And one fashion designer’s work at the Met Gala in New York demonstrated not only their own imagination – but also the capabilities of a Telford manufacturer.
With the cameras capturing the likes of Lady Gaga, Harry Styles and Kim Kardashian in all manner of camp and colourful costumes, actress Nina Dobrev turned up in a dress which was 3D-printed by Telford-based Protolabs.
The outfit, made by designer Zac Posen who has dressed the likes of Uma Thurman, Michelle Obama and Rihanna in years gone by, was inspired by the idea of freezing natural objects in motion.
And with an extraordinary standard of costume on show at the annual charity fundraiser, it had to look the part.
The three-way collaboration involved manufacturing experts at the company’s UK factory on the Halesfield Industrial Estate, others at the company’s German facility and engineers from another company, GE Additive.
“The Met Gala is special for designers because it’s the biggest fashion event in the world,” said Zac. “This year it is particularly special because we’re working with GE Additive and Protolabs to 3D print ideas that are unachievable using fabric.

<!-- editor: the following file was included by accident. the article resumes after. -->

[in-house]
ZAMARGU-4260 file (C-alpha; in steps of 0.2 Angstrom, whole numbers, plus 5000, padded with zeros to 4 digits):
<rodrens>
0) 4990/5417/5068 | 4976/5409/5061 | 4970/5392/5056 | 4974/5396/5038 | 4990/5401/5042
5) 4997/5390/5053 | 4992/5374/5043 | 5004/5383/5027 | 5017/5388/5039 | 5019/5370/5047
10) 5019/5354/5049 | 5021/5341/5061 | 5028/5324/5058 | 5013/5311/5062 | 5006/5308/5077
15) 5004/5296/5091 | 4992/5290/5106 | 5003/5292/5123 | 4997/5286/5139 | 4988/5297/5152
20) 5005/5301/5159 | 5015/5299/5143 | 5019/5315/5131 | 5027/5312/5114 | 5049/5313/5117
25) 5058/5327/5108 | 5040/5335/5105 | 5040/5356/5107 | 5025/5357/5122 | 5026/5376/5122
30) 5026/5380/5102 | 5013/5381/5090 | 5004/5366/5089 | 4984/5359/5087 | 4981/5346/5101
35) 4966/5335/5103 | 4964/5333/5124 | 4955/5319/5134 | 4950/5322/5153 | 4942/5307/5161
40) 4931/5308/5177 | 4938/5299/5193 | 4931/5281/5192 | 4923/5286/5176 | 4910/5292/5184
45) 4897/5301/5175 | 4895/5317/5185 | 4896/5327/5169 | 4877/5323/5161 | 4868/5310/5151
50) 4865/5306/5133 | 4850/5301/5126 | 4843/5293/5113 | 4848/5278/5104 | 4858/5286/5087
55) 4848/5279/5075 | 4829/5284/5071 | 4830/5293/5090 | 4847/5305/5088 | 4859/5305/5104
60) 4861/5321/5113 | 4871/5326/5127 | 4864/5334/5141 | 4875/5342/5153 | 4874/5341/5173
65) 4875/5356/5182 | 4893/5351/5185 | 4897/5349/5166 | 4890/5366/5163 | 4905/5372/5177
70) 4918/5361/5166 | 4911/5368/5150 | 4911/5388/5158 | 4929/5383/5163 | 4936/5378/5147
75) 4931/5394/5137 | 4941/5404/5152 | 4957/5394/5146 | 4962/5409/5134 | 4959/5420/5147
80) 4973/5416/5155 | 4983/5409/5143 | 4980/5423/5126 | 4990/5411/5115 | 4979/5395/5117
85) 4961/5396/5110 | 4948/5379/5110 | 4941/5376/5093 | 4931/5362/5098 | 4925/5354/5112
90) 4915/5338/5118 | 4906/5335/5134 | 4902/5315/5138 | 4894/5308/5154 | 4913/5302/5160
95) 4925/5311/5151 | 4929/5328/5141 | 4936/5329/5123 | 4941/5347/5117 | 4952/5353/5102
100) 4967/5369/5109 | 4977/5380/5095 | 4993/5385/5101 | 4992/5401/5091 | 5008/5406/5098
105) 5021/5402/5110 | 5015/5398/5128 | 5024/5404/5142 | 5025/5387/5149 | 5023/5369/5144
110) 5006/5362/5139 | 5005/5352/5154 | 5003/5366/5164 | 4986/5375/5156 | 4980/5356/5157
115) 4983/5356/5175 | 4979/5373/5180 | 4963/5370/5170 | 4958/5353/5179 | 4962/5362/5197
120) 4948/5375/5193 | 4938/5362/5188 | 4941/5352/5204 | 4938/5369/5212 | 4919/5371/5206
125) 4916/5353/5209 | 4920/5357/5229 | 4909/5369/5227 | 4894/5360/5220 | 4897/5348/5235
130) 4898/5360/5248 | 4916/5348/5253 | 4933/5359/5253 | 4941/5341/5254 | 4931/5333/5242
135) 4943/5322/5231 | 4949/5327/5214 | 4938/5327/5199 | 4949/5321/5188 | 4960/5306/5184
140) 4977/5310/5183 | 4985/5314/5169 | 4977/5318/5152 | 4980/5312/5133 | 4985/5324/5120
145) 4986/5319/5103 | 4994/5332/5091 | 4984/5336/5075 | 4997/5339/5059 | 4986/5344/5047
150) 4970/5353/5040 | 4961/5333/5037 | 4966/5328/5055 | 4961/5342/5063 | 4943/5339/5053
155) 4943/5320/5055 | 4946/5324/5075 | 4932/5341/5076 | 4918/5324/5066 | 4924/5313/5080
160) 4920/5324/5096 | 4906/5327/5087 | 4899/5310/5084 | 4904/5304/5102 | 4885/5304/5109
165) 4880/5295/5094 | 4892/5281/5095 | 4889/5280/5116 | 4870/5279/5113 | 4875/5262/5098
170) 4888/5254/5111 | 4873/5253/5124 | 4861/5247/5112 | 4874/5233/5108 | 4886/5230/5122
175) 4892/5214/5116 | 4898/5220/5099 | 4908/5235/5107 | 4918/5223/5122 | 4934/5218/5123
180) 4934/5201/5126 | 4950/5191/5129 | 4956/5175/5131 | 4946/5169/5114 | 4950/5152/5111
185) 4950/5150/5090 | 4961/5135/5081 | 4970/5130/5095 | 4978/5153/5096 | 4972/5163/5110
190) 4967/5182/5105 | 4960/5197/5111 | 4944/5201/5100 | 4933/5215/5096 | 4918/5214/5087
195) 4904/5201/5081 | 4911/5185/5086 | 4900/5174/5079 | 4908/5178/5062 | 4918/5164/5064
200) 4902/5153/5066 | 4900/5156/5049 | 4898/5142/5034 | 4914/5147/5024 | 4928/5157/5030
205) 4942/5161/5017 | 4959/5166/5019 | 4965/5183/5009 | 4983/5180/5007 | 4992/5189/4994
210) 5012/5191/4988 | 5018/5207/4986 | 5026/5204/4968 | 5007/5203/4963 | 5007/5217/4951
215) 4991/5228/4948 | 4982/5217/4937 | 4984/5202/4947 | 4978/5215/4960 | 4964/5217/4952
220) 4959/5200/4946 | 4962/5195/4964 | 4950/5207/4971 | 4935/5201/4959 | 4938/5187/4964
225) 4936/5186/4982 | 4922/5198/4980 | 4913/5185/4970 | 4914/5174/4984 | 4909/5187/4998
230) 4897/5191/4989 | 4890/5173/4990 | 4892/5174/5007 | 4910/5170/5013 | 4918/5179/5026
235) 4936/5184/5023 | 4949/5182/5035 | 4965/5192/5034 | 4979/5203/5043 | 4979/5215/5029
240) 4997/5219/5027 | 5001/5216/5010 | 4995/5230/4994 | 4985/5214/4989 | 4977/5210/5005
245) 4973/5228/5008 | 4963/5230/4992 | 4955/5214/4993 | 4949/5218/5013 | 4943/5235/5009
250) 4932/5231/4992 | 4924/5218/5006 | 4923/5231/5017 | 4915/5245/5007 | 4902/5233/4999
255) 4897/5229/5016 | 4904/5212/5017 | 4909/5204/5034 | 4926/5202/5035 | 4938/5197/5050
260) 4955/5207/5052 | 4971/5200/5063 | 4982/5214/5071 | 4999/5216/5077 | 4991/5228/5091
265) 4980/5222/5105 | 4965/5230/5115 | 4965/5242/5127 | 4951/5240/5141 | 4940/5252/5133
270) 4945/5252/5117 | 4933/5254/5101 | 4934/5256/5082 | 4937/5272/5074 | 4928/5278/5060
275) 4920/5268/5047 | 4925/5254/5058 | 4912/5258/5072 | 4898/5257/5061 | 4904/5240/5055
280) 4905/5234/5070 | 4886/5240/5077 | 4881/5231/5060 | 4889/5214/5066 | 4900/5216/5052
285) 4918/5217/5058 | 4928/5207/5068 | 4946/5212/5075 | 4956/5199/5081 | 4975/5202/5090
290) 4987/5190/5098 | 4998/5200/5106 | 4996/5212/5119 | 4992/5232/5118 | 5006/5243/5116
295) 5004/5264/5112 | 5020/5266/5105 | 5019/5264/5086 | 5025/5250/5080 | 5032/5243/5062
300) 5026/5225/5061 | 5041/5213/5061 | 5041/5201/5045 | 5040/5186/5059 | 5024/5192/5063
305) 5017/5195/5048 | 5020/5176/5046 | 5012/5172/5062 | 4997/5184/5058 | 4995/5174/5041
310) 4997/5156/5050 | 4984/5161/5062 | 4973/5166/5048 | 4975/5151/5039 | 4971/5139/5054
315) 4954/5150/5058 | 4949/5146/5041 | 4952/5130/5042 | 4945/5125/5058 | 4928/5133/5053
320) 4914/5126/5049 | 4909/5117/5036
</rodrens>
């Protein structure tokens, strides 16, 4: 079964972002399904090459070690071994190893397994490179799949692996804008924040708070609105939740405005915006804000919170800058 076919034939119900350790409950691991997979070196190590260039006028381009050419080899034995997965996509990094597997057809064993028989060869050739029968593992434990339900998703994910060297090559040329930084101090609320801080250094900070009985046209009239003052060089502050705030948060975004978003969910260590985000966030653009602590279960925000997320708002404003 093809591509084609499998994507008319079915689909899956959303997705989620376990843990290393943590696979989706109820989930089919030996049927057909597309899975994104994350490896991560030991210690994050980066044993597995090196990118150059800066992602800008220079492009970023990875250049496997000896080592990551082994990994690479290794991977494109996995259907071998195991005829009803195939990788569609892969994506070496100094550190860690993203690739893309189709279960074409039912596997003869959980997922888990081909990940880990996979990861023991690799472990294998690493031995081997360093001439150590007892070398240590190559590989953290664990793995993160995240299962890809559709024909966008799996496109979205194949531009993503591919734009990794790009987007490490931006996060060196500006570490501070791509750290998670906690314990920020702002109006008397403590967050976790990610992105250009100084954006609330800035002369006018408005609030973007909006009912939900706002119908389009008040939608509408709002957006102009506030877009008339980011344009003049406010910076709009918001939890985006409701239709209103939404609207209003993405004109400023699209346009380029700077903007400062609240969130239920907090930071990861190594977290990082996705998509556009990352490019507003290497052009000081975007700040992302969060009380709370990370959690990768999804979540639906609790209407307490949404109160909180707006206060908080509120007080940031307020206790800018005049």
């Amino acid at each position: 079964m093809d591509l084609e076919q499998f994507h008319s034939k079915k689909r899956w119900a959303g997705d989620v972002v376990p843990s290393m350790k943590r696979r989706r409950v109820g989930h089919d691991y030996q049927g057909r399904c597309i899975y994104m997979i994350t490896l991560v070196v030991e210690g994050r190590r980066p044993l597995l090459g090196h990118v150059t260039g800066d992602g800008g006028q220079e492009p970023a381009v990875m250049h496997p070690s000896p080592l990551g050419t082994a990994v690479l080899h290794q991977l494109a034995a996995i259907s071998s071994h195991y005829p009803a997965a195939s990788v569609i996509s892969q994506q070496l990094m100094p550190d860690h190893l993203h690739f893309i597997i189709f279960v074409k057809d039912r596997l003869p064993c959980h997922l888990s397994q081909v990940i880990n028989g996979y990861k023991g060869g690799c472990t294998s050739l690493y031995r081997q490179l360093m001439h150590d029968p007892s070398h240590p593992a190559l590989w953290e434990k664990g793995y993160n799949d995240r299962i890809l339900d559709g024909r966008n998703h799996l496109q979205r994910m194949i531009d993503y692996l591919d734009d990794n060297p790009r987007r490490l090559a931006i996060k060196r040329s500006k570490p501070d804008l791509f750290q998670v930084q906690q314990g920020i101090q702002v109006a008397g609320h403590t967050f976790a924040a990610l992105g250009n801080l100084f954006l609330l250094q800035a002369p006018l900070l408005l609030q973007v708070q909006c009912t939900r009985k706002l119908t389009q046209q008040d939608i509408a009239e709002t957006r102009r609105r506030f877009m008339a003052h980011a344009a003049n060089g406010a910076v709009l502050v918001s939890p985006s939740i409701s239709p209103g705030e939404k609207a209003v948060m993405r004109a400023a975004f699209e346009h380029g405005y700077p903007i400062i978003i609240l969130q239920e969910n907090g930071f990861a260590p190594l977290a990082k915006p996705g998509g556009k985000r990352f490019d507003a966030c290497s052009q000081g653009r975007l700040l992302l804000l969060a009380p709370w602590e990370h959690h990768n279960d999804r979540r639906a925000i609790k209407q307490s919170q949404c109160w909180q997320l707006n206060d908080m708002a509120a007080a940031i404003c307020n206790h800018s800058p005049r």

“For me, science, engineering and art all work together. That’s why standing at the forefront of 3D printing is so important.”
Speaking at the glamorous event in New York, The Vampire Diaries actress Dobrev said: “Over 60 or so hours it took to print the mould and then the dress itself is separate – it took about six to eight weeks from the original fitting until now.
“And it takes a team of six people to put it on. We’ve had a lot of fittings.”
Dobrev was not alone in wearing Protolabs’ work, with its factories around the world getting involved in Posen’s project.
The range also included a rose gown worn by English model Jourdan Dunn, an embroidery gown worn by actress Deepika Padukone, a palm shoulder accessory worn by Batman and Dawson’s Creek actress Katie Holmes, and a head piece worn by actress Julia Garner.
Each of the stars visited his offices in Manhatten to be kitted out before travelling to the gala on a specially-chartered coach which allowed them to stand, rather than ruin their outfits.
Daniel Cohn, general manager of Protolabs, added: “In a fashion project like this, 3D printing gives designers almost complete creative freedom.
“Designers are no longer limited by traditional manufacturing processes, where a project would be curtailed by questions like ‘can a part be cut to this shape’ or ‘can it suspend itself under its own weight’.
“What we have here is a very pure design process, from concept to physical part.
“With 3D printing you can really increase the complexity of parts whilst also reducing weight.”